|Touring New Zealand 2016 - part 5|
We had a delightful smooth crossing with blue sky and sunshine so could not have been more perfect. We reached Spring Creek Holiday Park in Rapaura Road, our usual stopping point from the ferry, at 1900. There was one night in a bunk room in the Lodge then we would be moving tomorrow into proper camping by trying out our new Kathmandu Retreat 80 tent. Prices are very reasonable with the bunk room costing $50 and a large camping slot with power (#28) only $28.
The campervan in #28 departed at 0900 and we set up the new tent. It is always slow the first time but we had it up in 45 minutes before we found the instructions were sewn into the bag - it should be under 20 mins in the future. It turned out to be much more roomy than we expected and the quality is very high, much better than any of our previous tents.
When we are in the Marlborough region we visit our favourite wineries and staying in Rapaura Road is very convenient. The target was to visit Nautilus for their methode champenoise but on our way there we visited Saint Clair. Saint Clair Family Estate was established by Neal and Judy Ibbotson. described in their brochure as "viticulture pioneers in Marlborough since 1978". Grapes were planed in 1978 and the first wines were made in 1994. We wondered why we had never been to visit them or tasted their wines in previous years. The reason for our visit was because they had won the trophy for the champion wine in the category of Merlot, Cabernet and blends. The prize winning wine was the Pioneer Block 17 Plateau Merlot 2014. It is from Hawke's Bay, not Marlborough. Saint Clair also won prizes for their 2015 Marlborough Sauvignon Blancs. The cheaper Premium wine won pure elite gold whereas the more expensive Pioneer Block 3 43 Degrees and their Wairau Reserve won pure gold. We liked the Premium wine which was priced at less than $20 and it should be available in supermarkets. Saint Clair joins our list of must visit vineyards when we are in the area. They also have a restaurant. We have now tasted all three of the pure elite gold Sauvignon Blancs (St Clair Premium, Vidal Estate, and The Ned), and one of the two trophy-winning Sauvignon Blancs (Raupara Springs Reserve and Delta Hatters (not yet tasted)).
At Nautilus we purchased their trophy winning Marlborough Brut NV. It was champion wine of the show in 2013 and is consistently of very high quality winning Champion Wine of the Show in 2014 when we first visited them. This is matched by the price of NZ$39 which is at the higher end of non-champagne sparkling wine prices. For contrast the Lindauer range of sparkling wines are for sale at around NZ$10 at Christmas. The Nautilus is excellent and we were persuaded to taste their 2013 vintage limited edition pinot noir Brut Rose. We had already planned to buy some, to celebrate Valentine's Day.
Then it was time to go to Allan Scott for lunch. Allan Scott is our favourite for a light lunch in pleasant surroundings. Their wines are good although we decided that we did not need to do their tasting this time. Their riesling is always good and Pete had a glass with his meal. We also drank our way through 3 large bottles of chilled tap water because of the hot weather. Since our last visit they had further extended their outdoor restaurant area and we were surprised to be offered a table inside and upstairs. We had not realised there were tables in the loft area and table #303 had an excellent view down onto the carpark and the entrance. The restaurant was very full and most people had pre-booked because it was the day after the festival, and a Sunday, and Valentine's Day. Although there were many waitresses working hard the service was slow although it was worth waiting for the food which was excellent. After some garlic bread to nibble the main course, rack of shoulder of lamb, was very good. We then had to wait a long time for our desert, the lemon meringue sundae. It is unusual for people to order desserts and we remember having waited in the past because they are assembled to order. It is however unacceptable to have to wait 30 minutes after receiving the menu and then having to grab a waitress to order. It was however the time that the news of the recent Severe Earthquake hit Christchurch ((5.7 at 13:13) so they may have been listening to the radio reports.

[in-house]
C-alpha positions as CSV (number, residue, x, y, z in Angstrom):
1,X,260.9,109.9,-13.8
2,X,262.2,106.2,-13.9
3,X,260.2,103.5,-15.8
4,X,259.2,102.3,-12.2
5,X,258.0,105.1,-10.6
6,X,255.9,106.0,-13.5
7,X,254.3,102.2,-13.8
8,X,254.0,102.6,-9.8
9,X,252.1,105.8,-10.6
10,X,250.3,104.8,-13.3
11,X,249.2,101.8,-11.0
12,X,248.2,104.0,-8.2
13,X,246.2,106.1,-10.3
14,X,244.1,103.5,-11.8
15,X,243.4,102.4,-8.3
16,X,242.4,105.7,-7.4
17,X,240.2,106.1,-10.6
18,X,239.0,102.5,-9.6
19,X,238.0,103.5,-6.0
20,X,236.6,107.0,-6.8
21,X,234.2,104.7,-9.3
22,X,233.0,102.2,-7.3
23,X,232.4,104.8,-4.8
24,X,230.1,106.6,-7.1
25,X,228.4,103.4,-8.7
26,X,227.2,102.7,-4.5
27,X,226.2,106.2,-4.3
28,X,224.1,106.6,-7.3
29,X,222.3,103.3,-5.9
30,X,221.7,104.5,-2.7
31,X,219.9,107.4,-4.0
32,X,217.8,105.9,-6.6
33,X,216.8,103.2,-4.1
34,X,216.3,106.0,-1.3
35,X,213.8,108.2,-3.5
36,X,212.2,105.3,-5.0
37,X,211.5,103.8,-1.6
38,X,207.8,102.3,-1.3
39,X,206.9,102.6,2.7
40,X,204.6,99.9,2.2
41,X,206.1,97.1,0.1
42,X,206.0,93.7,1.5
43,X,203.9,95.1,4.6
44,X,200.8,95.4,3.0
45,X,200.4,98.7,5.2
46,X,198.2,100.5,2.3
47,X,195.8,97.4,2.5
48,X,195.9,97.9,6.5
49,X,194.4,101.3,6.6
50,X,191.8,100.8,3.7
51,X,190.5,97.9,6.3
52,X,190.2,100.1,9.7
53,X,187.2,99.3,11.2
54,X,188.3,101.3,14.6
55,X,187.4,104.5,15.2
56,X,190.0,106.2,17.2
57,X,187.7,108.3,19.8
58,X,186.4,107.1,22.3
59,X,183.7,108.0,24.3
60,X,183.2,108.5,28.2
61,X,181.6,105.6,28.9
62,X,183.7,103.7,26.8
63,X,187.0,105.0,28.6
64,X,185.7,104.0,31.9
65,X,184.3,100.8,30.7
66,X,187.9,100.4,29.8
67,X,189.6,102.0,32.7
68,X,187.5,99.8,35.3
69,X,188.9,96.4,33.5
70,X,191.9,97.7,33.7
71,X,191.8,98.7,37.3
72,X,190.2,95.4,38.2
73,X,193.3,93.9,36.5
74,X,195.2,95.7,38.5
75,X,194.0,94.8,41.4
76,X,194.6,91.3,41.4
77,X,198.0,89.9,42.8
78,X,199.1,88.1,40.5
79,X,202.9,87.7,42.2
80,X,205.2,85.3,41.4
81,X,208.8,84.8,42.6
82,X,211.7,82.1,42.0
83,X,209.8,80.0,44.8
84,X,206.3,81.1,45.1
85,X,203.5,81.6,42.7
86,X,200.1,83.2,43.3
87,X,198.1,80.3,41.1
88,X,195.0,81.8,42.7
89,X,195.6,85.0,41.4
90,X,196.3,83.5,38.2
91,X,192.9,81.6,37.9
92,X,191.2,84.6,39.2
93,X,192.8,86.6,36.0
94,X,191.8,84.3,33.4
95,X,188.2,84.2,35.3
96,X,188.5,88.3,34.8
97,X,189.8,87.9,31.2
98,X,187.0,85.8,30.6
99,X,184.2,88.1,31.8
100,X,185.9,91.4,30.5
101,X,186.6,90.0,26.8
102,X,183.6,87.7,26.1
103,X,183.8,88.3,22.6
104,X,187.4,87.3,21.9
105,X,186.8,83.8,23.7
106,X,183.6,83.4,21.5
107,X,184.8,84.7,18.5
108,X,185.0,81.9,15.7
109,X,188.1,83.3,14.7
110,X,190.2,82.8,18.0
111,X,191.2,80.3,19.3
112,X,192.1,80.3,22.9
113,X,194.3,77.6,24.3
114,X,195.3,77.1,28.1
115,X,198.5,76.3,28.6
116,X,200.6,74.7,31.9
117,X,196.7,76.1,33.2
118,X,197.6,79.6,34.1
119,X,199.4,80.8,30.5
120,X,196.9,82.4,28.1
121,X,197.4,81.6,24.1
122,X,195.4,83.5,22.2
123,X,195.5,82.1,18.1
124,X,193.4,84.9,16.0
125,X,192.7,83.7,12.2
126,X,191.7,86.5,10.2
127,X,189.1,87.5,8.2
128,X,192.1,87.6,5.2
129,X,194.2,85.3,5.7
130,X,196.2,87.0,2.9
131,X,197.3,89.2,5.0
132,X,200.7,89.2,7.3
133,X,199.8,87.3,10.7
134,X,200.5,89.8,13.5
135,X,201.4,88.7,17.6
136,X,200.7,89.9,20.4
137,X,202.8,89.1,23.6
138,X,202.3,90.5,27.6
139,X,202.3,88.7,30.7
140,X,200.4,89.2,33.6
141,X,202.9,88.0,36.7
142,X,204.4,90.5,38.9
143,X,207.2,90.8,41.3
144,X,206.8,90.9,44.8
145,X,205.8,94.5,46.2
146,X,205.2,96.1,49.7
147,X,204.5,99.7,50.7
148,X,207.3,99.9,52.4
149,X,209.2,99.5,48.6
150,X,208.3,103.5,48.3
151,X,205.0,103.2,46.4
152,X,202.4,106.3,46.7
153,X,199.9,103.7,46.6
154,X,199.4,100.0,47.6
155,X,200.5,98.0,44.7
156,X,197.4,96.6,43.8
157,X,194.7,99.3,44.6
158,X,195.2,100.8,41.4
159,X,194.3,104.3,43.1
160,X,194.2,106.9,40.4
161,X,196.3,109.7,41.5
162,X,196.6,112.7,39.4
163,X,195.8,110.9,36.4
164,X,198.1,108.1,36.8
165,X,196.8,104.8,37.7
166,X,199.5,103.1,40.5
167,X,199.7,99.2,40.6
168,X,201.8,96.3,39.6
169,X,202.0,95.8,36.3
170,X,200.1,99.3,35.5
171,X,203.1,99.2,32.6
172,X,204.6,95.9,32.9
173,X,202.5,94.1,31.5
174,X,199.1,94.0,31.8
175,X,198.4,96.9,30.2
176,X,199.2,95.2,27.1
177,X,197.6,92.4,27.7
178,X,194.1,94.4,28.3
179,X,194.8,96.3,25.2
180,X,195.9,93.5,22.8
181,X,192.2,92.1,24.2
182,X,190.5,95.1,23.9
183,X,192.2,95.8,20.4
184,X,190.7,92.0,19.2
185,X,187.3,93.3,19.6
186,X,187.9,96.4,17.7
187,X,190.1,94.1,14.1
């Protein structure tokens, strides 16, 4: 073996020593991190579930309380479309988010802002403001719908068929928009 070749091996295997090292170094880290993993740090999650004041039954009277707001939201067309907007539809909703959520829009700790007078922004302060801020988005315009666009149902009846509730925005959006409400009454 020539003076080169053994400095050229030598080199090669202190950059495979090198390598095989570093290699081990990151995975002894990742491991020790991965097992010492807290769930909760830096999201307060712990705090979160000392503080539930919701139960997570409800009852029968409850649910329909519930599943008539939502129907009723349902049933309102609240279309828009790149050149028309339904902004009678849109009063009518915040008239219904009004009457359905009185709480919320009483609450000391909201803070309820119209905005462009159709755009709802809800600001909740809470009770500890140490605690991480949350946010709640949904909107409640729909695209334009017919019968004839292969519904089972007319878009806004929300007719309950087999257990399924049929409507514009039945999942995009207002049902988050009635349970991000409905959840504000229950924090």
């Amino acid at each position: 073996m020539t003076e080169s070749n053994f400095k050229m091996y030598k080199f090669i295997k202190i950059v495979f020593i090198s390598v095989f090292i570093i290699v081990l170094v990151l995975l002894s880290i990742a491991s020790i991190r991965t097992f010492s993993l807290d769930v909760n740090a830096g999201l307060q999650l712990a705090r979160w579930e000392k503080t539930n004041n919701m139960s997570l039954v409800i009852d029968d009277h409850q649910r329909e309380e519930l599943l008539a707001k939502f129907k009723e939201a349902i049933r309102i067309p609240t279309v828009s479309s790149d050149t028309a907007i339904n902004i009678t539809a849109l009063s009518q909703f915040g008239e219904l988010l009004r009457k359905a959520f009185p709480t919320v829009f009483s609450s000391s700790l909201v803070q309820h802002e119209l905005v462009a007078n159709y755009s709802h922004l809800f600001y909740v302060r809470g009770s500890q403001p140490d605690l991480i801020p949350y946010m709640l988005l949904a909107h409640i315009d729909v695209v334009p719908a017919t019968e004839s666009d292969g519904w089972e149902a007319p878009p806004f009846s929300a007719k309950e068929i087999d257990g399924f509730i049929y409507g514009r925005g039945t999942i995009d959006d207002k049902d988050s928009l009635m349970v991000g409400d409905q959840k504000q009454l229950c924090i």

After lunch we visited Cloudy Bay and noticed that they have a much bigger restaurant area in the garden and several options for paying to taste their wines. Most wineries charge for tastings, often a nominal $5, but it is usually refunded if wine is purchased. The cost of a full tasting of 5 wines at Cloudy Bay is now an eye watering $25 with $5 back if you order a bottle. They may drop off our list of candidates to visit, their wines are consistently good and we drink them for some special occasions when choices are limited but there are now many wines available in New Zealand which are their equal and much better value.
Our final visit was to Spy Valley. They have won the 2015 trophy for champion Open red wine, for their Marlborough Pinot Noir 2013. We had already bought the wine in Auckland and visited the winery just to congratulate them on their prize and to taste other wines. They opened the 2010 sparkling wine for us, then we tasted the 2012 syrah, the Gewürztraminer and finally the 2012 iced sauvignon blanc. Many of their wines are available in the UK and we were directed towards Bibbendum, Majestic warehouses, and the Wine Society. In contrast to Allen Scott which was overwhelmed with visitors eating and tasting, and with Cloudy Bay which was busy, Spy Valley was quiet when we arrived. So we were able to talk about the wines and mentioned that we had first tasted the wines on a Cunard cruise when they were presented for tasting on board. As we left a wine tour arrived so we had chosen our timing well.